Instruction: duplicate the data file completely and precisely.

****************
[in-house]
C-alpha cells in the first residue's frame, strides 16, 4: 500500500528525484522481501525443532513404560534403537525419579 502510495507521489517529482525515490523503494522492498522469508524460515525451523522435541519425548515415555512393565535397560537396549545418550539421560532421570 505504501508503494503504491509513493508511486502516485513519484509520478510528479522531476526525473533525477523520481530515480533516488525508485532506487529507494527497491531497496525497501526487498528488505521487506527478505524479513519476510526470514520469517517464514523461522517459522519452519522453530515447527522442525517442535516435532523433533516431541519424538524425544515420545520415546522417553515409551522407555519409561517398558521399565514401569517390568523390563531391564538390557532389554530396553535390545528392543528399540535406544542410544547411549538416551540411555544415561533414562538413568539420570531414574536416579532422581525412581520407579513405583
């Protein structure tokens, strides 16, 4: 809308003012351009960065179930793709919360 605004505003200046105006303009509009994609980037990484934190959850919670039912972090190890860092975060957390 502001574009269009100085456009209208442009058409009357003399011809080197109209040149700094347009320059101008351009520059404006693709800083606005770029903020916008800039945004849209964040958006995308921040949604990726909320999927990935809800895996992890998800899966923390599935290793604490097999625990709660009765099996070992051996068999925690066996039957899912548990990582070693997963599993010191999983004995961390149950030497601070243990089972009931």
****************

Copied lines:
[in-house]
C-alpha cells in the first residue's frame, strides 16, 4: 500500500528525484522481501525443532513404560534403537525419579 502510495507521489517529482525515490523503494522492498522469508524460515525451523522435541519425548515415555512393565535397560537396549545418550539421560532421570 505504501508503494503504491509513493508511486502516485513519484509520478510528479522531476526525473533525477523520481530515480533516488525508485532506487529507494527497491531497496525497501526487498528488505521487506527478505524479513519476510526470514520469517517464514523461522517459522519452519522453530515447527522442525517442535516435532523433533516431541519424538524425544515420545520415546522417553515409551522407555519409561517398558521399565514401569517390568523390563531391564538390557532389554530396553535390545528392543528399540535406544542410544547411549538416551540411555544415561533414562538413568539420570531414574536416579532422581525412581520407579513405583
């Protein structure tokens, strides 16, 4: 809308003012351009960065179930793709919360 605004505003200046105006303009509009994609980037990484934190959850919670039912972090190890860092975060957390 502001574009269009100085456009209208442009058409009357003399011809080197109209040149700094347009320059101008351009520059404006693709800083606005770029903020916008800039945004849209964040958006995308921040949604990726909320999927990935809800895996992890998800899966923390599935290793604490097999625990709660009765099996070992051996068999925690066996039957899912548990990582070693997963599993010191999983004995961390149950030497601070243990089972009931």